I was sitting in the lobby of my hotel, writing a couple of blog posts because there's no in-room Wi-Fi (gotta make some sacrifices when choosing hotels in a luxury-saturated city like Miami) when a handful of 20- and 30-something guys with laptops came in and set up shop. Another, who'd been sitting across the room, came over and asked us if we were in town for FOWA and the accompanying BarCamp Miami. As it turns out, we all were.
I spent a few minutes talking to one of them, a Honduras-based Web consultant named Alejandro Corpeno who had recently launched a side project called TuBabel. It's a community site that they eventually hope will be a comprehensive, user-driven resource to deciphering the many significant discrepancies between dialects of Spanish spoken throughout the world. From what Corpeno told me, those language differences are significant enough to warrant their own Web site, and said that he eventually hopes TuBabel will be a sort of Latin American UrbanDictionary.
TuBabel is a piece of social media that's very foreign to me, culturally. The site is all in Spanish, of which my knowledge is limited to "la cerveza mas fina," and it deals with a phenomenon that U.S. English speakers don't encounter in their own language (differences in our regional slang are an order of magnitude less noticeable). But I could still get a grasp of its function and purpose because of that social media site structure with which we're all familiar by now: There are tag clouds. There's a staff blog. There are member profiles for networking (the site refers to its users as "Babelistas.") And (of course!) there's a bright, color-gradient-happy design.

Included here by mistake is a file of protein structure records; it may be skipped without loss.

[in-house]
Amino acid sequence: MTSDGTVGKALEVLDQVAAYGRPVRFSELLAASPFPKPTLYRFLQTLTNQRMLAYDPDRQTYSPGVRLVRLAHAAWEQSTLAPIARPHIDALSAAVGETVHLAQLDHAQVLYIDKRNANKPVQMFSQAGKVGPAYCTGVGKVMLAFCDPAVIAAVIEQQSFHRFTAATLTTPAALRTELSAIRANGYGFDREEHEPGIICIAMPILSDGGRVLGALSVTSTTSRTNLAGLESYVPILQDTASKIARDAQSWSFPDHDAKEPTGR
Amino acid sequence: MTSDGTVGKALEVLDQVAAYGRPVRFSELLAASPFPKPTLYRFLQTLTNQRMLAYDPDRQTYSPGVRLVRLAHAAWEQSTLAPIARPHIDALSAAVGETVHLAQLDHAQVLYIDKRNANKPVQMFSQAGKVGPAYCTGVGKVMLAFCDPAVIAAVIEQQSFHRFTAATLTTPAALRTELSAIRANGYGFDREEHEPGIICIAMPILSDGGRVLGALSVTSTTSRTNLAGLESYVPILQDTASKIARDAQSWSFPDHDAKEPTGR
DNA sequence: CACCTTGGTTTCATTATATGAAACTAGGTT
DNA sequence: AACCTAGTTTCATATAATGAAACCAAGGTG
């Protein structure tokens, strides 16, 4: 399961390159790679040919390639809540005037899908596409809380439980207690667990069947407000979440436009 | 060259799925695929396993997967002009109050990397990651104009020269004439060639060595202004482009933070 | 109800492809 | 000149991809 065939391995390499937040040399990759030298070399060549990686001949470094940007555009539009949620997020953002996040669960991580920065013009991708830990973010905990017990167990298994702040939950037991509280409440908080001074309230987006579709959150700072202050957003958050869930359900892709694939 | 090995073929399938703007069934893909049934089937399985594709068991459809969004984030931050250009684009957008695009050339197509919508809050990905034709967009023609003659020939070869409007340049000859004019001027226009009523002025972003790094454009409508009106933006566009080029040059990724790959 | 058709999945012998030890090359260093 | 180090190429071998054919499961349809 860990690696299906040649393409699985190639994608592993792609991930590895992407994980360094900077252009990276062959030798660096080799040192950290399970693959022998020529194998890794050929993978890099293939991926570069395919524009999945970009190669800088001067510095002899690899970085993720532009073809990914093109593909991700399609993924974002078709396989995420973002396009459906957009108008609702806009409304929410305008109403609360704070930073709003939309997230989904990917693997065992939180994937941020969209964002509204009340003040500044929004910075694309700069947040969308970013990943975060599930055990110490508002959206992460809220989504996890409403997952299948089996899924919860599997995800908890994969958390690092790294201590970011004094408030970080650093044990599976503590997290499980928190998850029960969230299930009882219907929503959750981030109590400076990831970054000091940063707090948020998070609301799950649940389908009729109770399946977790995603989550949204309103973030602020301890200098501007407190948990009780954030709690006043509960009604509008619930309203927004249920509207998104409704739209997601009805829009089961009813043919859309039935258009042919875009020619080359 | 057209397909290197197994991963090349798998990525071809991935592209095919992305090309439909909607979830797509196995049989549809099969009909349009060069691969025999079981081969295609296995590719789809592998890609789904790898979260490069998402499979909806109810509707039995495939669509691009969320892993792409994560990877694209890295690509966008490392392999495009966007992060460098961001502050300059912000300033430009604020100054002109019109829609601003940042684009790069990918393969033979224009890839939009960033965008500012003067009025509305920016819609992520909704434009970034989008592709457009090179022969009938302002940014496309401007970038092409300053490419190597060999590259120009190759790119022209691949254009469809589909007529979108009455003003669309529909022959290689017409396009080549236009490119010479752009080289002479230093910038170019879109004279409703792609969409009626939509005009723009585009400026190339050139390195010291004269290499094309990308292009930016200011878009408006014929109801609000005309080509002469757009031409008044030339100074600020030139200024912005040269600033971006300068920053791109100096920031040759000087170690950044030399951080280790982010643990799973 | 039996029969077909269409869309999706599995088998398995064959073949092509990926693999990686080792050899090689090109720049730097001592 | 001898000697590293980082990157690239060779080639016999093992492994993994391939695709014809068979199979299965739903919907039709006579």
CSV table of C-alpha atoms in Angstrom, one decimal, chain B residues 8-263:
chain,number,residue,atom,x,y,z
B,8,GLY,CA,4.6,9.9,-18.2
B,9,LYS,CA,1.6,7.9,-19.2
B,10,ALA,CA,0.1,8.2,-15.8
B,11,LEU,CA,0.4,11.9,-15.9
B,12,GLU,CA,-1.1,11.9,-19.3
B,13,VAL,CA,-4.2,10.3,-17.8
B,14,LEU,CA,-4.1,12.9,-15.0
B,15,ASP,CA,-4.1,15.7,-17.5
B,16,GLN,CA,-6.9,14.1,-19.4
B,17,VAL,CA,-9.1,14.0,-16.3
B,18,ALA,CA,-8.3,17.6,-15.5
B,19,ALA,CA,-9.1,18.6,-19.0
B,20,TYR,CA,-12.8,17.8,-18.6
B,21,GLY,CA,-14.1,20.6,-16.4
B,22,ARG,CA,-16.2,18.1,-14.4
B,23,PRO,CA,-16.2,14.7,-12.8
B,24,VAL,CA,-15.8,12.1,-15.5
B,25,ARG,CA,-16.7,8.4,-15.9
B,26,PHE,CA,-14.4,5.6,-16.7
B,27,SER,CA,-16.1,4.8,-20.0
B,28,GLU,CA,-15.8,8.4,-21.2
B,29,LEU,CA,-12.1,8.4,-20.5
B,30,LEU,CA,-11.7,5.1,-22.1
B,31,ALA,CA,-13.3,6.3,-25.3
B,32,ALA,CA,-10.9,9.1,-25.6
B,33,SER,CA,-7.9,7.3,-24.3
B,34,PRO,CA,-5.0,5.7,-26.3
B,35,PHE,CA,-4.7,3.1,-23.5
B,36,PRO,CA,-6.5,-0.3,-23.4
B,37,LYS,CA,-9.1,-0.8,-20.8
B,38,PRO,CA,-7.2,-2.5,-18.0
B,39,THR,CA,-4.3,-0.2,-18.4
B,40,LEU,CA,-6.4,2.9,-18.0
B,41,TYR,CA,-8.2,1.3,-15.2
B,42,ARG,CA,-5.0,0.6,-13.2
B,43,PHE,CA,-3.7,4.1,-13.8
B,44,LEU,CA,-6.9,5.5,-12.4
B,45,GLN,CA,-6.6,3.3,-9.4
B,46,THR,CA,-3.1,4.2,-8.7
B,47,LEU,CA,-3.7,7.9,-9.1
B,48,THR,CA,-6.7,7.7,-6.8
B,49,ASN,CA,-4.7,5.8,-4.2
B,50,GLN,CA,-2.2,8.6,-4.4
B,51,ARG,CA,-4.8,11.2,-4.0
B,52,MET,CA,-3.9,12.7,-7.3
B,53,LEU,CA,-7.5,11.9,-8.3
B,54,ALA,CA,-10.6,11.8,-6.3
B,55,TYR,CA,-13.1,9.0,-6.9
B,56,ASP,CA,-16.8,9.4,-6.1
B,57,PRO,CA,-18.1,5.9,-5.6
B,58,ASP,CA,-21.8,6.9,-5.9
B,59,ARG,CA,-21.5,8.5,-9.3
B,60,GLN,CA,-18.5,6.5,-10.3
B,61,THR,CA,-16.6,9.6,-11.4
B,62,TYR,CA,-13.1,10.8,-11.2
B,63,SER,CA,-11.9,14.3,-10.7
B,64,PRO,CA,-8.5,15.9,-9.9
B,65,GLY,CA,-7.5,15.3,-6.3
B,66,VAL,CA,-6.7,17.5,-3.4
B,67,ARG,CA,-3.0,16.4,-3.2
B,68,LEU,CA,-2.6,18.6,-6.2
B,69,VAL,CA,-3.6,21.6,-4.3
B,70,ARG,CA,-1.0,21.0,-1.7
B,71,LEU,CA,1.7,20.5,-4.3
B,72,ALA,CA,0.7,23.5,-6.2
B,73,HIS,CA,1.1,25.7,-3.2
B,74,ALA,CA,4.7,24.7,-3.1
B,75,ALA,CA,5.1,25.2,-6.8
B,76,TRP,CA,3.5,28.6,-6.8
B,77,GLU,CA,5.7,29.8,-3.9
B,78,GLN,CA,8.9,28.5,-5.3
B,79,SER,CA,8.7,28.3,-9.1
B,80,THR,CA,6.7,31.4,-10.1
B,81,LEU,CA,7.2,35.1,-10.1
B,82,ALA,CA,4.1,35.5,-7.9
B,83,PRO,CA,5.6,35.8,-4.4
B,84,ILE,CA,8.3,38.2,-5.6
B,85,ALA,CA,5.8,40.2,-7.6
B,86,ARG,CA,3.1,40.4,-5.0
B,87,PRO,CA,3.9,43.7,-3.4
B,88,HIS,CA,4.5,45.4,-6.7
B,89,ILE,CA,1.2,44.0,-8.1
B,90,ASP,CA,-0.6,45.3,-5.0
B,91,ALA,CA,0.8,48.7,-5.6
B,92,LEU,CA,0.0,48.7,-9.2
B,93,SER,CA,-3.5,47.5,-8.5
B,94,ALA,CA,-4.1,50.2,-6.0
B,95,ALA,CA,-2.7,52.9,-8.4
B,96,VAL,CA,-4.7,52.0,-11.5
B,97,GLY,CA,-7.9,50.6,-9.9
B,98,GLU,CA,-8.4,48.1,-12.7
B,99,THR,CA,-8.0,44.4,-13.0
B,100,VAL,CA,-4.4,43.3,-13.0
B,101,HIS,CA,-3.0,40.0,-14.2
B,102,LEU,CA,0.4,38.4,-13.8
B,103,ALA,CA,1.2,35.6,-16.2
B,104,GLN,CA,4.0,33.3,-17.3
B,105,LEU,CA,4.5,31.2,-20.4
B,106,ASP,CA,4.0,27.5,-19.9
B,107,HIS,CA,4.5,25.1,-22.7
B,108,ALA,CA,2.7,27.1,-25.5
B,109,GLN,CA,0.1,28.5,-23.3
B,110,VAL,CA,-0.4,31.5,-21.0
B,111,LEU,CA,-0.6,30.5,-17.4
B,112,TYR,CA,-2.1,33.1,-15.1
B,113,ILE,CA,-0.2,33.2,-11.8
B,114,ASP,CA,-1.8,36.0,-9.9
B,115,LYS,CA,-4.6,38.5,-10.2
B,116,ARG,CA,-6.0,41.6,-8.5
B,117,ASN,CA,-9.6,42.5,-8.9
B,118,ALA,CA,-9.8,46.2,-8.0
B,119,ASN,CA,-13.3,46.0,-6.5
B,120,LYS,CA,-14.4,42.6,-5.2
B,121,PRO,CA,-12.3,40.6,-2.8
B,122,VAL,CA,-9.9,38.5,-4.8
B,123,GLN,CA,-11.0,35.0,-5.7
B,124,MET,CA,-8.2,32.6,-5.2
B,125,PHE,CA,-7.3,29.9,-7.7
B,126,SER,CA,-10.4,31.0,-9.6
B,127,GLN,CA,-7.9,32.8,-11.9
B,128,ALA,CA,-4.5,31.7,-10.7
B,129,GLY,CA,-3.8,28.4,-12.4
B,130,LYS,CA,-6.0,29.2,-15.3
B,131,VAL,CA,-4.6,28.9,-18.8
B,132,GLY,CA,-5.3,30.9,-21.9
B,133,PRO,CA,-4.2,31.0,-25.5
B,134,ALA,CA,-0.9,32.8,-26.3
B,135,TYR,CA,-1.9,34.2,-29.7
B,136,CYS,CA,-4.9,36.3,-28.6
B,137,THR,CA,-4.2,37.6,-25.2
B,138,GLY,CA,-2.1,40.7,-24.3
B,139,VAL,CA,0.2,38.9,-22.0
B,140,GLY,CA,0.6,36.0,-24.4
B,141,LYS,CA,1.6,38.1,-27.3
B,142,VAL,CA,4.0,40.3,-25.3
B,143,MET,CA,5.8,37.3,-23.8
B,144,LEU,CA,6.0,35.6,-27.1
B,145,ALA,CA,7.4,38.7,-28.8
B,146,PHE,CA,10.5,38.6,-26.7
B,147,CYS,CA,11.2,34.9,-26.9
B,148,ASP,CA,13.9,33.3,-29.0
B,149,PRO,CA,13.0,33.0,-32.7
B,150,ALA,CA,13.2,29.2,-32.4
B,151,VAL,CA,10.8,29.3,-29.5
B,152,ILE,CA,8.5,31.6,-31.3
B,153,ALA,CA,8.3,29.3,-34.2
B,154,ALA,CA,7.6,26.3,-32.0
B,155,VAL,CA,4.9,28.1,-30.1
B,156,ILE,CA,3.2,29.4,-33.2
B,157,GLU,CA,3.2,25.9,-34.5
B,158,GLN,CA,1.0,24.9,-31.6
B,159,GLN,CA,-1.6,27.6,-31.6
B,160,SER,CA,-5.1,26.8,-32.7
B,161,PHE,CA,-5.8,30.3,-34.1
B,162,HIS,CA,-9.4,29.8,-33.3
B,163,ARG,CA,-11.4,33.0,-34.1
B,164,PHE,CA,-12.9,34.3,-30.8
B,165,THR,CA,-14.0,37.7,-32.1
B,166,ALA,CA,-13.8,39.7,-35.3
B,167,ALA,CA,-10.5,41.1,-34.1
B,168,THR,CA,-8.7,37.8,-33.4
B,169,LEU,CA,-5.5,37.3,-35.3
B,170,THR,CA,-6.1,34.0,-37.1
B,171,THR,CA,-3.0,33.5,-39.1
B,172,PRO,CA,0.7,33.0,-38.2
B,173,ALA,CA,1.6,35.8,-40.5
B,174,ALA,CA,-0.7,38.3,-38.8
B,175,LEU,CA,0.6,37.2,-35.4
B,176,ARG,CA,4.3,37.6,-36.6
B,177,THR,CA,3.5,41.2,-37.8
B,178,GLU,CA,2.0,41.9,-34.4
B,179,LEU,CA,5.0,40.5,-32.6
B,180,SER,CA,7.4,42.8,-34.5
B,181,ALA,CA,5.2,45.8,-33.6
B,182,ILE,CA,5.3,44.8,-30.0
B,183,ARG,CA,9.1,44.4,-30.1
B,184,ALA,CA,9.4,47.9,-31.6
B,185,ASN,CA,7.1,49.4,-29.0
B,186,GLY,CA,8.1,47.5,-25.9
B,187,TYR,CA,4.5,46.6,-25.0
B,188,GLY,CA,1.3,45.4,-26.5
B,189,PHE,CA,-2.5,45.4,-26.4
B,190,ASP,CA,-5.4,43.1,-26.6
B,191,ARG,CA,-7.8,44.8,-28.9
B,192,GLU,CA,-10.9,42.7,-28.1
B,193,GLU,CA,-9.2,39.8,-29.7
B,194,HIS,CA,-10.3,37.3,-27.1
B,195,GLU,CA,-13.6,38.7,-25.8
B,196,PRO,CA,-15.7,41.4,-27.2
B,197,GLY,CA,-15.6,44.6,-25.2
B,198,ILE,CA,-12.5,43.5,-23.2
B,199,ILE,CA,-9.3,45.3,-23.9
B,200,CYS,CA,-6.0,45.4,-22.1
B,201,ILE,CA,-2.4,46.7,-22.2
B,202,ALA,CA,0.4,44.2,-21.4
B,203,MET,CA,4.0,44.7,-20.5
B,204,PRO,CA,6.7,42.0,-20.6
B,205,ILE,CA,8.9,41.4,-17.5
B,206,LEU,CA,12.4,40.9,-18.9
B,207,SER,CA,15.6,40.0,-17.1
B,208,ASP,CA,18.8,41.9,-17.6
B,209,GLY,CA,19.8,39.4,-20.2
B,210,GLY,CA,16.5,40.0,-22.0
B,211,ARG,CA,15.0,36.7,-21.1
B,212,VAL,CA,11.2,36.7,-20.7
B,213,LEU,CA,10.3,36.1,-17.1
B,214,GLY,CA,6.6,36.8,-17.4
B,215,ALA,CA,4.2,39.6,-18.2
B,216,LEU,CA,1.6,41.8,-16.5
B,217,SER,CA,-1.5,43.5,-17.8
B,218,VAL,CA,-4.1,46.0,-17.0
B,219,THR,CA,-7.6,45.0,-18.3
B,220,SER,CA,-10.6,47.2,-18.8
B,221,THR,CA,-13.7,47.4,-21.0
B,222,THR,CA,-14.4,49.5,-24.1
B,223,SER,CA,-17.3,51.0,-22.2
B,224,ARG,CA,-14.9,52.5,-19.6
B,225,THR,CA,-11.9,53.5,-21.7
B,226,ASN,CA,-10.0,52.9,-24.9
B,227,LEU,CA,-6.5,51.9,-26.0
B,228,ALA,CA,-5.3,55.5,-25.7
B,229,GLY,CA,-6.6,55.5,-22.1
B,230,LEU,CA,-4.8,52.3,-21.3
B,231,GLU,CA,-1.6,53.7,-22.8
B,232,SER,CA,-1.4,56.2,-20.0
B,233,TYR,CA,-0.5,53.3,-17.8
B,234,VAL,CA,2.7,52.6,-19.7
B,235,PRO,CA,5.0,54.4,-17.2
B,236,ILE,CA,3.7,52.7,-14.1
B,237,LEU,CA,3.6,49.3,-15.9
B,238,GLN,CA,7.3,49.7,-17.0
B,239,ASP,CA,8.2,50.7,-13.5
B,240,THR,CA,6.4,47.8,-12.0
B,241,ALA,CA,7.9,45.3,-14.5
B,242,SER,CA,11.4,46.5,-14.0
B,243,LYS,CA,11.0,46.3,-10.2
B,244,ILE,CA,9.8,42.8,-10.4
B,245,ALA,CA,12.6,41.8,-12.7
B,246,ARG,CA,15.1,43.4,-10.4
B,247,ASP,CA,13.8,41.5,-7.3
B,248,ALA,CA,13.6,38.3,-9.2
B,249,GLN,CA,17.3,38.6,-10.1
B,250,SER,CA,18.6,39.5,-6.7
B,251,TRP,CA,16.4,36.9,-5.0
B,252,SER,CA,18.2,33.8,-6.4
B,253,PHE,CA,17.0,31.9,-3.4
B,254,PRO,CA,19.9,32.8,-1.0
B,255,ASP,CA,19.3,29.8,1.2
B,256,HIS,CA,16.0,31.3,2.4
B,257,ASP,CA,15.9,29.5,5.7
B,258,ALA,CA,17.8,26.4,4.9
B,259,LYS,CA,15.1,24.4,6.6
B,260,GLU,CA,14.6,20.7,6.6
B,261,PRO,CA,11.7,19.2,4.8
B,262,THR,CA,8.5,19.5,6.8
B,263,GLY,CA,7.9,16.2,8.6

I come across social-media sites created outside the U.S. all the time. But it's much less often that I get to talk to the founder of a site that was created internationally, in a language other than English, with a target audience with practically no overlap to the SoMa or SoHo sets--and yet browsing the site still feels intuitive. Imagine: Social media actually might be that great international unifier that all those wacky Web futurists say it is. (Well, let's be real. It's not going to stop global warming on its own.)
I probably shouldn't find this quite as remarkable as I did, and have made a note to myself to get my head out of the sand. While at FOWA, I'll be keeping an eye on cool trends and new players in the international social media and start-up markets that you probably won't read about on the English-language industry blogs.
But Web 2.0 isn't the only common denominator at this conference. One of the hotel's staff members noticed the pack of FOWA attendees in the lobby, all with PowerBooks or MacBooks of one variety or another, and commented, "Is there an Apple convention in town?"
"Yeah, basically," one of the FOWA-bound guys said.